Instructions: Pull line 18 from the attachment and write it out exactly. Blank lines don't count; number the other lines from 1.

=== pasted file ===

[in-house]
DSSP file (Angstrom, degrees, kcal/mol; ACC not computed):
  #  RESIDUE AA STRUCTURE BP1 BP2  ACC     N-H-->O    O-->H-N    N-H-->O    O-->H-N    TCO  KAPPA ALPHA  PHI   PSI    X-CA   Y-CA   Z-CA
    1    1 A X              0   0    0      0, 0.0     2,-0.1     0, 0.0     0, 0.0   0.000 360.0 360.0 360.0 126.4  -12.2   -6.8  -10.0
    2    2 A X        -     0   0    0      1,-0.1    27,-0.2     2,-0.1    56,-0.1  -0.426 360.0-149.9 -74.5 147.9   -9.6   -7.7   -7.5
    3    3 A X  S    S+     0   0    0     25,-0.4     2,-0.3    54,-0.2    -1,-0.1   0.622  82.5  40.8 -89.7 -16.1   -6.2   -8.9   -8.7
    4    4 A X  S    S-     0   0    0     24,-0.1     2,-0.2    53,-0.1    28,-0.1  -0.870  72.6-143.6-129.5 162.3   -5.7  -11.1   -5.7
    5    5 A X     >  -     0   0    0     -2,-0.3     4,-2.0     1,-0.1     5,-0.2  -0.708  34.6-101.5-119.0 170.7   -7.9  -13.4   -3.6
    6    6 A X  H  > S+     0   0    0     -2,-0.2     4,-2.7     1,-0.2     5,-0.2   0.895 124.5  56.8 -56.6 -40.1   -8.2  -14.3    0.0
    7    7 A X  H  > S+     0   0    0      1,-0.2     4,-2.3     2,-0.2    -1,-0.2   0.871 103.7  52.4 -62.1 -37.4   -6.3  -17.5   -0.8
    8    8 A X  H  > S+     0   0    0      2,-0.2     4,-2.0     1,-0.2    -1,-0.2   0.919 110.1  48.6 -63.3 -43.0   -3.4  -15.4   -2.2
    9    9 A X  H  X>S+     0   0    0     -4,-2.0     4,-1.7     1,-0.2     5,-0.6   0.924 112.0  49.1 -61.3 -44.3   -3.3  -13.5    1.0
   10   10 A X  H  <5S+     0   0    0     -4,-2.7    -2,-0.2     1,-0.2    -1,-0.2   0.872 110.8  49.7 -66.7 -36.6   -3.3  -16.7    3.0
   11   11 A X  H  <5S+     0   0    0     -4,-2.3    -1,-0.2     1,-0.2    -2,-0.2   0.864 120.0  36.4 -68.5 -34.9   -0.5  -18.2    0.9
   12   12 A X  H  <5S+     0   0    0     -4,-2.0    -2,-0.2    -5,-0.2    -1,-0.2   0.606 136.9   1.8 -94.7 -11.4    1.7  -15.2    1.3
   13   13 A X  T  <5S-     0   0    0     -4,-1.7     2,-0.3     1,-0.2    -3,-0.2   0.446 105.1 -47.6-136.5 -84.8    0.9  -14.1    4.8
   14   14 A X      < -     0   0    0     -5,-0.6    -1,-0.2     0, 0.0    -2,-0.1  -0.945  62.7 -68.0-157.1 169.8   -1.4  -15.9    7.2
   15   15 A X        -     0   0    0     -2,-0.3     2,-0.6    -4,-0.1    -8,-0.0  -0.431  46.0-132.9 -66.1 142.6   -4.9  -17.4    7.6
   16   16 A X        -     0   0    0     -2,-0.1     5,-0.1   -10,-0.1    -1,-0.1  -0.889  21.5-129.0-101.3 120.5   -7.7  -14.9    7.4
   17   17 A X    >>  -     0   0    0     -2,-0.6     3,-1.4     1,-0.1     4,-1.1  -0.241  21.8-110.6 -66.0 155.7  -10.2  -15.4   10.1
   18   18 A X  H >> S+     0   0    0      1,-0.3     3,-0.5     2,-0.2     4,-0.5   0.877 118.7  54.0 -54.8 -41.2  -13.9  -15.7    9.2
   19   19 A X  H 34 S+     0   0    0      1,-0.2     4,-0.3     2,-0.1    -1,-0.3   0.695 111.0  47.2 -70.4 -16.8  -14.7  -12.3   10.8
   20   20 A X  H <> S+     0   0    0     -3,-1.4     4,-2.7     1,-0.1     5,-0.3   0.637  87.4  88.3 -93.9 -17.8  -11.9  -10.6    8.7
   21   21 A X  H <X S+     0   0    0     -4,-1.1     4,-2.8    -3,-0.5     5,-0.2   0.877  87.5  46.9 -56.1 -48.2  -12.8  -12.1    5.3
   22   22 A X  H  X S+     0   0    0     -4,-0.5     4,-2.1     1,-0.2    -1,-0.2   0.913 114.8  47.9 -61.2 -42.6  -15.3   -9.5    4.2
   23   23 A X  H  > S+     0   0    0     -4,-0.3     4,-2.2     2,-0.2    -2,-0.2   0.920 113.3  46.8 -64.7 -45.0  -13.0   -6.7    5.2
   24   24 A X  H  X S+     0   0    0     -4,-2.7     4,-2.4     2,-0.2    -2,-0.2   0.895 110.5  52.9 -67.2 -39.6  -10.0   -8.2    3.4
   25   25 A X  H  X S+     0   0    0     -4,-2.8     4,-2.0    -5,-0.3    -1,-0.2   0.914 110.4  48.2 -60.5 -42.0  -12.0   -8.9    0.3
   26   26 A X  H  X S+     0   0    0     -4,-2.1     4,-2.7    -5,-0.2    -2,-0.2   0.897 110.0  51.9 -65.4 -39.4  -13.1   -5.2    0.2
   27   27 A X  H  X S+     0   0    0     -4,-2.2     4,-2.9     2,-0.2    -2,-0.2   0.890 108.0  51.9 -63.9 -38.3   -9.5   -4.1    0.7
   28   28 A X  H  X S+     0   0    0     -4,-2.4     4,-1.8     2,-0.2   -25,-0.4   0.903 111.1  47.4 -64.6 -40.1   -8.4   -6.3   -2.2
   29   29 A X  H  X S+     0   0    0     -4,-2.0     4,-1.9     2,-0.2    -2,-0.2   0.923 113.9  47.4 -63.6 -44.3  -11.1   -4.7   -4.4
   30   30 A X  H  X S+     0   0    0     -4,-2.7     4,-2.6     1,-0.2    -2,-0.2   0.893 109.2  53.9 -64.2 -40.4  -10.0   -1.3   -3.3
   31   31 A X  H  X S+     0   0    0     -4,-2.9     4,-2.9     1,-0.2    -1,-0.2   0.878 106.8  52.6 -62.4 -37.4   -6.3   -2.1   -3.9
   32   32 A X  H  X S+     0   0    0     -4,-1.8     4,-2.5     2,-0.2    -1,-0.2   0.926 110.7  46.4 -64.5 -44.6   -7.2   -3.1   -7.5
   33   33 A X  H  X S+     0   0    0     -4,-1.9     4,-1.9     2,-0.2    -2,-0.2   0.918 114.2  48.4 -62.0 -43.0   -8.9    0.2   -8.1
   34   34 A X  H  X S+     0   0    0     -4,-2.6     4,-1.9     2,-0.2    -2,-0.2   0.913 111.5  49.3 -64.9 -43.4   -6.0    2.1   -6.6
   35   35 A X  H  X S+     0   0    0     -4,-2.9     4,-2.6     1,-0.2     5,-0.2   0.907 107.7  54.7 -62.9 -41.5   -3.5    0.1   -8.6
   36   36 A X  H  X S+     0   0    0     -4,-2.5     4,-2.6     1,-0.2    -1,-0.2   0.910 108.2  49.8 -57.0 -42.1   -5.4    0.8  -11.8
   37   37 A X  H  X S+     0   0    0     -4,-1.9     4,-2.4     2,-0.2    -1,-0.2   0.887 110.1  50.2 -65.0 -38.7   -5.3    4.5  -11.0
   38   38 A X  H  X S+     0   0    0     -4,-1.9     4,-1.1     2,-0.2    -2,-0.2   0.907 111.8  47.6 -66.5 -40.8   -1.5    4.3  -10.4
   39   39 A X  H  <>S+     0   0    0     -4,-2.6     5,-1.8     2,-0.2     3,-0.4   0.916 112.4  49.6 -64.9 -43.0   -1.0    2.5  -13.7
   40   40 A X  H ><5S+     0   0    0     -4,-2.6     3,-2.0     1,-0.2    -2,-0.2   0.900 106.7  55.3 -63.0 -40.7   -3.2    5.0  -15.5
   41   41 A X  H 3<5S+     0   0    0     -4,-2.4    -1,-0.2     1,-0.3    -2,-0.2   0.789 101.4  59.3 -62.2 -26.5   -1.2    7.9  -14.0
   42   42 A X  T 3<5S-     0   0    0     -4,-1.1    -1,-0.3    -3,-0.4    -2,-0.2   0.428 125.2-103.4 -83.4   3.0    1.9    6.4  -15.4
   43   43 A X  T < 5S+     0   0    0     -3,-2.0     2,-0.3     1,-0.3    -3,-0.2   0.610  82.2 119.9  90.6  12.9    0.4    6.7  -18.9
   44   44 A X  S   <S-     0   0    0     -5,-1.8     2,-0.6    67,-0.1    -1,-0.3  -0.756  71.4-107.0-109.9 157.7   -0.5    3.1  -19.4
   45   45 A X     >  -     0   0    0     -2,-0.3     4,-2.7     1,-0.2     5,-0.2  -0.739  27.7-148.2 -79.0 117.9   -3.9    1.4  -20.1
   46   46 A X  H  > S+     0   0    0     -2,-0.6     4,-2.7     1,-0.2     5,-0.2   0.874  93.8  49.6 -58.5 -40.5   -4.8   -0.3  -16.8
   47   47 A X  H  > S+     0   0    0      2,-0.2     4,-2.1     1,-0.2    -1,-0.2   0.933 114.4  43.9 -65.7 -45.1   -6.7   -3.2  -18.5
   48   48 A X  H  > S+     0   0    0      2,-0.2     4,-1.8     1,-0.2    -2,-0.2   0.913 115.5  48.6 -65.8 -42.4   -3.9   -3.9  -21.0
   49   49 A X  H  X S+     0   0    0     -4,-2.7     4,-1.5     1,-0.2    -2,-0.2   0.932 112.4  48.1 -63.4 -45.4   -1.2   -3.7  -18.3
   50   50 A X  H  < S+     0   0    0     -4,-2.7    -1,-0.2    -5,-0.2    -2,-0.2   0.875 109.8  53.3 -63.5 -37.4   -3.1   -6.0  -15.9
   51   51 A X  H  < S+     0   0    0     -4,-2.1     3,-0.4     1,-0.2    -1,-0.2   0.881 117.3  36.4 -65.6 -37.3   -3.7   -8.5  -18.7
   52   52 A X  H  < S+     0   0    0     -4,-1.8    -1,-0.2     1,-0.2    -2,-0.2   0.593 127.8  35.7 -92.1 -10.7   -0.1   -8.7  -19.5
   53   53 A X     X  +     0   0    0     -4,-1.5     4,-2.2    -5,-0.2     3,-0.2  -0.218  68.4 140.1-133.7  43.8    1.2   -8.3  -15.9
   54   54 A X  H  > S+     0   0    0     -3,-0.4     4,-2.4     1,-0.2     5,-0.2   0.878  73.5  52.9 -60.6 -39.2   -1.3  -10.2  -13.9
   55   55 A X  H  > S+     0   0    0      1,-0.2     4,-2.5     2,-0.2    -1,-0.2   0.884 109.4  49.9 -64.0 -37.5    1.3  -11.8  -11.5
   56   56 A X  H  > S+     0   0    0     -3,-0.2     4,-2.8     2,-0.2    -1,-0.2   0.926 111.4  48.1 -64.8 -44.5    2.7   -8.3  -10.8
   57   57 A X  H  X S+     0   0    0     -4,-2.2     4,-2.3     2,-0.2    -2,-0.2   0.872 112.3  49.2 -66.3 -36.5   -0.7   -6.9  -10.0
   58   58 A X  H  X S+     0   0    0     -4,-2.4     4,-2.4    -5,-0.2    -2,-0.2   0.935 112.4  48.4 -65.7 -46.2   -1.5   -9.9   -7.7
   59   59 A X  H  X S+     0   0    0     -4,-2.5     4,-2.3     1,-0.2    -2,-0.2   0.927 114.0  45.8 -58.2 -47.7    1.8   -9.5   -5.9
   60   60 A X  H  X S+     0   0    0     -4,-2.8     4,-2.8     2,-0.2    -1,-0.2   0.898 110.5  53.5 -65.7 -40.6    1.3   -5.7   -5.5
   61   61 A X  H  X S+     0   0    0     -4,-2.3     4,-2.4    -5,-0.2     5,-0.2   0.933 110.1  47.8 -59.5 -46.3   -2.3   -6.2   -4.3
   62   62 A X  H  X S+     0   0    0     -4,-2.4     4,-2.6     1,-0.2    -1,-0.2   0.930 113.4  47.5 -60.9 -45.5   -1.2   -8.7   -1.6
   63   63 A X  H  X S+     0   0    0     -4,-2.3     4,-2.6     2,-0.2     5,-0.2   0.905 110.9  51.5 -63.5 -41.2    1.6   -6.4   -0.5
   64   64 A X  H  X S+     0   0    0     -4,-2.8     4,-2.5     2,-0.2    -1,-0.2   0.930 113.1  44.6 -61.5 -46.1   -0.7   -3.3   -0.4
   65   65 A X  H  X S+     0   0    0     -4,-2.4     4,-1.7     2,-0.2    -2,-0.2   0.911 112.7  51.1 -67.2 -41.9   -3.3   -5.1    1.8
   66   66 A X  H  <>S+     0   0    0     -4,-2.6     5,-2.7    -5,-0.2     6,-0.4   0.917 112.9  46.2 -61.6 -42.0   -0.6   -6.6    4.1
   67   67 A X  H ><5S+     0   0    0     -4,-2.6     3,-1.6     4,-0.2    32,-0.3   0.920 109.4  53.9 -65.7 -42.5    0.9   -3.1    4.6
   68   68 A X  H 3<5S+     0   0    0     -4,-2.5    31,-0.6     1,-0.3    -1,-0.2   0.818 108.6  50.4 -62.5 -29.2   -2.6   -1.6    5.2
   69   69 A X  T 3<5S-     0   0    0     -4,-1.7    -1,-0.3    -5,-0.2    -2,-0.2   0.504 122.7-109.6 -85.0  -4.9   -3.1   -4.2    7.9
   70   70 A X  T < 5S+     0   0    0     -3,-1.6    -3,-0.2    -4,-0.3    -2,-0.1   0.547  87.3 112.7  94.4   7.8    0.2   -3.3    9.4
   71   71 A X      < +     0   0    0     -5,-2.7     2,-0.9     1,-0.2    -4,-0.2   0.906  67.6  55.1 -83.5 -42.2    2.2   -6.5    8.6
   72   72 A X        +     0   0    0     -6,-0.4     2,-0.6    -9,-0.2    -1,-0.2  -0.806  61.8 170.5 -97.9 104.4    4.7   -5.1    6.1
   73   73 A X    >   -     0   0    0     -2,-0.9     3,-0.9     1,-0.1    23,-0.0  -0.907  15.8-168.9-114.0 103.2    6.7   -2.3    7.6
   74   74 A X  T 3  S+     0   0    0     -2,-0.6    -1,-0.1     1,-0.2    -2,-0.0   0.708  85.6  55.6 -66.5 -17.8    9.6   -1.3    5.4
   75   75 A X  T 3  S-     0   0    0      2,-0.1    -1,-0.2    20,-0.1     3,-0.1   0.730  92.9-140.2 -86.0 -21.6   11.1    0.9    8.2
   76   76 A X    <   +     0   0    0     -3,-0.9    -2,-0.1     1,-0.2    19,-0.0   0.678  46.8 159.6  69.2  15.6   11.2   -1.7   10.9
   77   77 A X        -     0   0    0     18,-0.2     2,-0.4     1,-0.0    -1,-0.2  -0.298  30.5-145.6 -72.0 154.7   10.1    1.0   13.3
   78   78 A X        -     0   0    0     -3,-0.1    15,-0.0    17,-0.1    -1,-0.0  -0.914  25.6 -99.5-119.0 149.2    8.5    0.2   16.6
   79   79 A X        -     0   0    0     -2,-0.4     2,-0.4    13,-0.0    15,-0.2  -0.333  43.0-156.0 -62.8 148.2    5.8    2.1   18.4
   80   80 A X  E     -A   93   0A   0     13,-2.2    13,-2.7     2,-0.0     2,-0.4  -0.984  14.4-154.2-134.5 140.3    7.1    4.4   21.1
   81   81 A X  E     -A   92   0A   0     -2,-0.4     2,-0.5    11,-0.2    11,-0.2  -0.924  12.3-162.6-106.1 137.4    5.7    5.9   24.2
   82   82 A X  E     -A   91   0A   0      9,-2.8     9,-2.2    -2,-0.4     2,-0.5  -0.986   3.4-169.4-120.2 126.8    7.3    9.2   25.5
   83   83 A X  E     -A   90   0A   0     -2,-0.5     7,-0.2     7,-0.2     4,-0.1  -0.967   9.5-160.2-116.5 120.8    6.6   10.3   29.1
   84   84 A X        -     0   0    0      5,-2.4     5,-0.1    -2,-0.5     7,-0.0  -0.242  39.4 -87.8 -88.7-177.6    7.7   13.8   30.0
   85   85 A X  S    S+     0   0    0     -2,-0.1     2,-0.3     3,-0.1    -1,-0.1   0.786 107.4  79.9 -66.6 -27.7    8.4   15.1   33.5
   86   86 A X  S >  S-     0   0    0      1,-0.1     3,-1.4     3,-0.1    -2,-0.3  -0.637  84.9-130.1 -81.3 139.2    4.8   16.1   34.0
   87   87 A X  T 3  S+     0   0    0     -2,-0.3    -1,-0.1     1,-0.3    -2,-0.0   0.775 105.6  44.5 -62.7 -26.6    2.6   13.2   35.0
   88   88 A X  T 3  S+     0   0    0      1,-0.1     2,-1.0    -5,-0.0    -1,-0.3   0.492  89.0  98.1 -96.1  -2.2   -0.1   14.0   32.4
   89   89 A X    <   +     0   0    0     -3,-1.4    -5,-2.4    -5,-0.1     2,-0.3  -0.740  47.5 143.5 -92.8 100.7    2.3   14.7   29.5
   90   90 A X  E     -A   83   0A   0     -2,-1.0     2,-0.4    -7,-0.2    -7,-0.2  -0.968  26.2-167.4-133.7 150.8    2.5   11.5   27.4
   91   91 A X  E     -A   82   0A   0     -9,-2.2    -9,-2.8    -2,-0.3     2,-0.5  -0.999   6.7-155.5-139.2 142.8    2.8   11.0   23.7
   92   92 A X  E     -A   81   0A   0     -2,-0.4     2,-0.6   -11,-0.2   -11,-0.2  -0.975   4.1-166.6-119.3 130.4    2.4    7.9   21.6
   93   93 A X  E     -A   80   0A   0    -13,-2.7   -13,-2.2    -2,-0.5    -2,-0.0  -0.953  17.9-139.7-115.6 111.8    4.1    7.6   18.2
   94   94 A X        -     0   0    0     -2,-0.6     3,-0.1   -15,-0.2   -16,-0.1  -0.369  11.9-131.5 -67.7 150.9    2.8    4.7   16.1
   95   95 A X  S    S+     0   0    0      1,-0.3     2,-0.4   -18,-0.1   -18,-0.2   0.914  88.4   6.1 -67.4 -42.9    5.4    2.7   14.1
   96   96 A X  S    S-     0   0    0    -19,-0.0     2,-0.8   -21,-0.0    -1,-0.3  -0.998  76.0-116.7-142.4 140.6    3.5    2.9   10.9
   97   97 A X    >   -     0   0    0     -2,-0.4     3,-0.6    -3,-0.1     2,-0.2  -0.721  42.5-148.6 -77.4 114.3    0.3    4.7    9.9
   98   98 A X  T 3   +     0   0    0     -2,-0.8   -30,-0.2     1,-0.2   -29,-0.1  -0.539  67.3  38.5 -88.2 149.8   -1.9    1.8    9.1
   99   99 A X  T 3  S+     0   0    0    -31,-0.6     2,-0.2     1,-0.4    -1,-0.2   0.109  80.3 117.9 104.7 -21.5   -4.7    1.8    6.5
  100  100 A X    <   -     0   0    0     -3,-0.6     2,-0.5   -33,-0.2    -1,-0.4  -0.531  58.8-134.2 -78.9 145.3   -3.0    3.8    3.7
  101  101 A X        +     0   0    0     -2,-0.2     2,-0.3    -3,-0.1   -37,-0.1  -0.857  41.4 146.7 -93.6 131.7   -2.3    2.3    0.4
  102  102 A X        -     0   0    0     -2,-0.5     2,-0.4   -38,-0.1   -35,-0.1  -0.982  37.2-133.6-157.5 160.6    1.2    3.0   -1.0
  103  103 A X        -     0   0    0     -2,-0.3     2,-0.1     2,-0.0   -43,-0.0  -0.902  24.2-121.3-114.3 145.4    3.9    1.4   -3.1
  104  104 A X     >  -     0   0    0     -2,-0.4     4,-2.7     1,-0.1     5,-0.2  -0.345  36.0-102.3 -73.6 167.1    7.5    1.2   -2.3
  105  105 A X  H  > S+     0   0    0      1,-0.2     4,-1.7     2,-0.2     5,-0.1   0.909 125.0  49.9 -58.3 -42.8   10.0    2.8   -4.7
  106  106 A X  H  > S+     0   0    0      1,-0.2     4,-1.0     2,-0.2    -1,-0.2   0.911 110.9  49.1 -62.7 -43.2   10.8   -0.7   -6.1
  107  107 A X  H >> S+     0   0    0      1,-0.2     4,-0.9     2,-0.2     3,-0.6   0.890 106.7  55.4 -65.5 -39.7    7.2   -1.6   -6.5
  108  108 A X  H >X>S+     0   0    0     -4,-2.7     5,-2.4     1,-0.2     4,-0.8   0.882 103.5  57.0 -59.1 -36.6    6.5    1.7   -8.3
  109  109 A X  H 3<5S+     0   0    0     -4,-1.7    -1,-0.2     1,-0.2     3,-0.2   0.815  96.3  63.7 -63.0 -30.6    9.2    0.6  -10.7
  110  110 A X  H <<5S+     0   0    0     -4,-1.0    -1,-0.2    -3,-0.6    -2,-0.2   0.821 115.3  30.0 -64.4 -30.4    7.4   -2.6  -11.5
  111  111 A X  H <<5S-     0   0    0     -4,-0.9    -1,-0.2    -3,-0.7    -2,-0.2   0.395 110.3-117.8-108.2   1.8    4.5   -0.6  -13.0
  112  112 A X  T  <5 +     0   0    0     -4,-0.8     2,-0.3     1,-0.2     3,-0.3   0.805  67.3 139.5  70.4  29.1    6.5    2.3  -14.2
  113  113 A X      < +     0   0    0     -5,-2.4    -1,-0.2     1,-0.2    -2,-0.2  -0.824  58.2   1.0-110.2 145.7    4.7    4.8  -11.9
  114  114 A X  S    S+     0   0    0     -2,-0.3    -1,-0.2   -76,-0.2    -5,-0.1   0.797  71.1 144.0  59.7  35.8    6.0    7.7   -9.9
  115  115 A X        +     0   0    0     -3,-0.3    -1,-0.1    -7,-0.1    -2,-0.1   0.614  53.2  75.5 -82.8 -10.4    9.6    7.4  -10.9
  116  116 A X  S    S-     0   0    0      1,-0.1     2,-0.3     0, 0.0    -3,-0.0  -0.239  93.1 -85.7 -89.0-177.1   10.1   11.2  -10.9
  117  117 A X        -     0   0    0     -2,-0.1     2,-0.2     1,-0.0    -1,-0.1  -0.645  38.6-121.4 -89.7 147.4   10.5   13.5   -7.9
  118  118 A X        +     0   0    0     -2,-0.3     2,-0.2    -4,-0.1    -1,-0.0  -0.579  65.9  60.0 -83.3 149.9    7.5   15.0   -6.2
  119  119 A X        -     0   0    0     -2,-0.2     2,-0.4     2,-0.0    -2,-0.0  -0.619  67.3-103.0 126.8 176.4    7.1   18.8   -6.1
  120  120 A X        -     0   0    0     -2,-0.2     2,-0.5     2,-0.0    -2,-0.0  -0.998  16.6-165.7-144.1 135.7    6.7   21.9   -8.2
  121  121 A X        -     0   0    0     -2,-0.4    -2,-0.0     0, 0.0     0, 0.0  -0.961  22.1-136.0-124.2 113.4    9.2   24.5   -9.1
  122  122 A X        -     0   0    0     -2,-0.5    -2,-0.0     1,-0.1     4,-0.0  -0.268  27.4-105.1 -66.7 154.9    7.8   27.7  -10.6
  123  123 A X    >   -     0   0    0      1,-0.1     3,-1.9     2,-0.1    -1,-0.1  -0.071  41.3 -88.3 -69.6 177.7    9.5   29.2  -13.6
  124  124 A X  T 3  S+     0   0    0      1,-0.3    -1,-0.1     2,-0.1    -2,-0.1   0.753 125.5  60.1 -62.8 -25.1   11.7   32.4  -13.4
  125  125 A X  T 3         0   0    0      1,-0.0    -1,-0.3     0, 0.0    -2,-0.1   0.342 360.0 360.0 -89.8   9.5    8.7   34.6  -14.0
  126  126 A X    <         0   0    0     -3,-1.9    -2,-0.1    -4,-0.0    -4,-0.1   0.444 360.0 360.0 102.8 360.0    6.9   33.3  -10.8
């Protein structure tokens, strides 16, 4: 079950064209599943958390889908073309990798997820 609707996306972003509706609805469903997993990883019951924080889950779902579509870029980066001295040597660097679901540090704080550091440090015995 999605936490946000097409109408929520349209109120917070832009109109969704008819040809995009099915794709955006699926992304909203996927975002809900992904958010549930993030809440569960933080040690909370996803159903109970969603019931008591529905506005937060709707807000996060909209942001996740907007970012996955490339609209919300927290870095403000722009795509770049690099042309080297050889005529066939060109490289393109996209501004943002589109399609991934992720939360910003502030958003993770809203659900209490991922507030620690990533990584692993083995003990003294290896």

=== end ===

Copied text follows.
   15   15 A X        -     0   0    0     -2,-0.3     2,-0.6    -4,-0.1    -8,-0.0  -0.431  46.0-132.9 -66.1 142.6   -4.9  -17.4    7.6